The cost of travel in Guatemala as of 2020

Guatemalan selling textiles

Read on for our price list for Guatemala, last updated in February 2020!

Arriving in a new country means learning a whole new pricing system, and figuring out the cost of travel in Guatemala can be challenging. Prices vary greatly and your expectations as a foreigner impact what you find acceptable. You can travel cheaply in Guatemala if you’re careful. Getting your bearings quickly and figuring out what prices are fair will go a long way in making Guatemala a cheap country to visit, especially for travelers on a budget.

Guatemala is considered a budget country. How much you should budget varies greatly based on your travel style. To be fair, Guatemala can get very expensive if you are not careful. Despite its initial stereotype of being cheap, it’s easy to spend more than expected in Guatemala. So how much does it cost to travel to Guatemala?

Is Guatemala expensive?

We have both traveled and lived in Guatemala. After so many months, we’ve had ups and downs and we are writing this guide and overview to help you extend your trip for as long as possible. As we love to travel for extended periods, we have learned to be careful with our money. Our method is simple: Spending less money on our trip to Guatemala allows us to spend more time abroad.

When buying avocados, for instance, we still sometimes wonder if we got a legit price or the “tourist special”. The main place you’ll find prices jacked up for foreigners is in markets, particularly markets that sell touristy things, but that’s universal. Still, Guatemala is cheap to visit if you are savvy.

We have a local Spanish teacher in Guatemala who talks about the price he gets for pineapples and shirts at the market, and those prices are decidedly lower than what we’ve been offered. In those instances, bargaining with goodwill seems to have limits.

Prejudices are strong in Guatemala that if you are white you are rich and if you are brown, you are poor. Unlike some Middle Eastern countries where bargaining is wide-spread and fun, in Guatemala locals may be reluctant to lower the price and will let you walk away. But, the price difference between what we are quoted isn’t as huge as we anticipated, and it is still possible to haggle to get a better deal.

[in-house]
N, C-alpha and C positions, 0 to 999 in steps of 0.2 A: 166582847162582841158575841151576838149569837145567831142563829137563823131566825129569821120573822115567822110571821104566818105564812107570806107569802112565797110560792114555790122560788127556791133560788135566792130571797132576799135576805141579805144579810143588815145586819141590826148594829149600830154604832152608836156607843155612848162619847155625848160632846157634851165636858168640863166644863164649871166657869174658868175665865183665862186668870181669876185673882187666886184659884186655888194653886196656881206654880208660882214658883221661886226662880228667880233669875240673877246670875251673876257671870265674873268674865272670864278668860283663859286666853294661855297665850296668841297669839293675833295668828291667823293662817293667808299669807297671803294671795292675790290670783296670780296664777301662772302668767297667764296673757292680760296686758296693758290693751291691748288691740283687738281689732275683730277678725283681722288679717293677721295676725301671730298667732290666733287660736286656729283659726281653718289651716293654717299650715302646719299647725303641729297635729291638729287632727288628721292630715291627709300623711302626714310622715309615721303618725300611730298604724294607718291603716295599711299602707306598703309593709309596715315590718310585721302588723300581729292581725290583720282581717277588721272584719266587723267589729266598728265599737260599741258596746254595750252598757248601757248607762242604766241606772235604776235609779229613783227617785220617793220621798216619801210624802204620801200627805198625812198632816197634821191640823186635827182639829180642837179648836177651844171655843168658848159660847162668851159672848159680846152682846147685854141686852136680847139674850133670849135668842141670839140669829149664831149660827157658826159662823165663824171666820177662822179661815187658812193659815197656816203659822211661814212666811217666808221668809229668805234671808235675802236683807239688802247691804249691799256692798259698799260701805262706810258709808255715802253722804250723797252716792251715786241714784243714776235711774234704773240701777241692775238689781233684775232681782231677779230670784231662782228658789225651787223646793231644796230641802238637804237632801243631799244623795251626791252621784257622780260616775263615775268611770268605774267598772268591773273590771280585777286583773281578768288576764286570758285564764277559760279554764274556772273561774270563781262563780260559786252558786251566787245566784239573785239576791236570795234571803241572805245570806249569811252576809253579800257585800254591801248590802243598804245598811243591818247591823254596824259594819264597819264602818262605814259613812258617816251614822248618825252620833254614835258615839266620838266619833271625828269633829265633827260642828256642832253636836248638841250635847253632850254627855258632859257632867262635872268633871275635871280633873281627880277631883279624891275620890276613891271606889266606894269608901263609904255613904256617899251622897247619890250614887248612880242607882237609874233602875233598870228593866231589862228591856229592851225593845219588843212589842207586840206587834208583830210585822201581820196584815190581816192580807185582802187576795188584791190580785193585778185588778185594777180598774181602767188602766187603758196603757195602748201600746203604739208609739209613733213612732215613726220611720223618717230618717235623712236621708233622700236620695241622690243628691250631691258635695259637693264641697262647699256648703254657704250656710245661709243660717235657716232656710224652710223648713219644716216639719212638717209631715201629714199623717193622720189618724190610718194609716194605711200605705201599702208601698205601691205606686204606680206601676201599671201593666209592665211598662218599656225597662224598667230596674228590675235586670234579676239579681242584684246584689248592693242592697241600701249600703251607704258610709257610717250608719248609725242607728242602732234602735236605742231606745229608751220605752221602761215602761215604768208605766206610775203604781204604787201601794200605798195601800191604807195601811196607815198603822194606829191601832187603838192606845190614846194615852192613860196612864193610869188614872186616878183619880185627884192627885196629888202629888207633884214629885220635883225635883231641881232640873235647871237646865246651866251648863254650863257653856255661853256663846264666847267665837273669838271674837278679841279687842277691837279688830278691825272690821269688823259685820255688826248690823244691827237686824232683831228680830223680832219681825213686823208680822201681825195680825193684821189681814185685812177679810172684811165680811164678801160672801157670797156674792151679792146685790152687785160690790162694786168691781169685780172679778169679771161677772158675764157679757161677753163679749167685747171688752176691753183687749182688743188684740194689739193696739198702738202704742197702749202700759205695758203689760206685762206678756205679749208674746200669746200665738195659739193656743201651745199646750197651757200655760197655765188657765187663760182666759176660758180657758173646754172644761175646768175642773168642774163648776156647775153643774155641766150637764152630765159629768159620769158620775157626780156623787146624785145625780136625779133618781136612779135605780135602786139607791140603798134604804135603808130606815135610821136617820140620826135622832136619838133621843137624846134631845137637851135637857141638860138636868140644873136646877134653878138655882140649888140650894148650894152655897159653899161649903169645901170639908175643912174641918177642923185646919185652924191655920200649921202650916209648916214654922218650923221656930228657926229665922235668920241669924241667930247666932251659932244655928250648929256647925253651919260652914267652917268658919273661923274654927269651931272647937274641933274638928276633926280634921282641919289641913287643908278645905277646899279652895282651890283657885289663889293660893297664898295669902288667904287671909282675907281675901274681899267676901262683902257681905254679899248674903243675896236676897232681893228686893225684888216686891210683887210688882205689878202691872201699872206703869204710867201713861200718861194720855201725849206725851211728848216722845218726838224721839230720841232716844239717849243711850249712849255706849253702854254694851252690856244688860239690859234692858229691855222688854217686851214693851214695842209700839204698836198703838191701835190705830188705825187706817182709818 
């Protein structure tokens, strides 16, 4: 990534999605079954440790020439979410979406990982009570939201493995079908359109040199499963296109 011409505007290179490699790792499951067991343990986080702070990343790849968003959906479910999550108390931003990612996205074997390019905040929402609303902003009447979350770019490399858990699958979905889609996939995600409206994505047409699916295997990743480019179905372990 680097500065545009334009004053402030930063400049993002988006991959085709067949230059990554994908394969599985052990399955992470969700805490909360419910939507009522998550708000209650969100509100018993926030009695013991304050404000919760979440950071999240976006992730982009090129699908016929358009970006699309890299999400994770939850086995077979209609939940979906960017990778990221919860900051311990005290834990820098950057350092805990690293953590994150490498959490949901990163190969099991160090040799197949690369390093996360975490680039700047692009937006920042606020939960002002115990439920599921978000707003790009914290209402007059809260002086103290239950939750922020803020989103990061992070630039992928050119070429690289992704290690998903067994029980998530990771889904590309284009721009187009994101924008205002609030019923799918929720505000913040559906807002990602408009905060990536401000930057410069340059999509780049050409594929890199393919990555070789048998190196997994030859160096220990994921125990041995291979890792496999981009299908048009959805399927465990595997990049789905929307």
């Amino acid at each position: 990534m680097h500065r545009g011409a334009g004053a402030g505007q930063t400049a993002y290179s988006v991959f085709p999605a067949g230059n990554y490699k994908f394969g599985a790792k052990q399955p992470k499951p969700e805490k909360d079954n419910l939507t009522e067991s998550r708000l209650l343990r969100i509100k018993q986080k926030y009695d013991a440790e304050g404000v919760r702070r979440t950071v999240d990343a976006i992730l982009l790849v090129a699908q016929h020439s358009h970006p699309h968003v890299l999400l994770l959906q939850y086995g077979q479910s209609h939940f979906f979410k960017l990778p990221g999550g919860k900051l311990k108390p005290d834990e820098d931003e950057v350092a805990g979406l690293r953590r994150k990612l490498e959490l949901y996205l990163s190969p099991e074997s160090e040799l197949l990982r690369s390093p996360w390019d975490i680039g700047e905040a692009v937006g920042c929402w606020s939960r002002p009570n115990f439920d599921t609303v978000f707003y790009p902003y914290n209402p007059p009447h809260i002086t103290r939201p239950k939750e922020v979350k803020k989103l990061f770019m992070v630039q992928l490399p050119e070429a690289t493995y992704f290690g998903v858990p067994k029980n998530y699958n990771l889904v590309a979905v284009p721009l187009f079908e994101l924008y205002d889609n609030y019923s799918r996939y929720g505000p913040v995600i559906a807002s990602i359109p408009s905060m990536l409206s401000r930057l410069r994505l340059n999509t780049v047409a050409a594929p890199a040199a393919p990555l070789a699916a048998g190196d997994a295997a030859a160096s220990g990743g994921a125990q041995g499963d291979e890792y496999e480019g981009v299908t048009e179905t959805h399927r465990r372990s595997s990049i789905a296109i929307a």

Compared to some other countries, we have found Guatemalans to be mostly fair in their pricing. Often their prices are written on a sign near what they are selling, which is comforting. Only once were we quoted a bus fare that seemed unfair, and our gut instinct paid off. We hopped off the bus and took the next one for a fraction of the price. Still, it’s good to have an idea of what the cost of travel in Guatemala is before you go. Cost of travel in Guatemala is certainly influenced by more than the local seller’s nature. To keep it cheap, you will need to adjust yourself to the reality and be travel smart wherever you can.


Tip: check out what other people on the bus are paying, or ask two people sitting around you how much the fare is before you pay.

Not all regions are created equal

As in other countries, Guatemala has areas that are more expensive and areas that are cheaper. Antigua is by far the most expensive and prices per meal can easily reach $15 per person in the city. Lake Atitlan is also considered as one of the priciest places in the country, and popular places like Monterrico and Flores near Tikal can have very expensive lodging. Overall though, prices in Guatemala vary a lot. The cheapest regions really are Dirt Cheap. You can find food for as little as $1.30 per meal on the street and sketchy lodging for $3.30 per person. More info on that in our cost of travel overview.

Here is our guide to the cost of travel in Guatemala. We’ll talk about getting into Guatemala, and then we’ll cover overland travel. We’ve broken down the costs into categories starting with the three biggest expenses for us (food, transport, lodging) and then we added a couple of relevant categories after.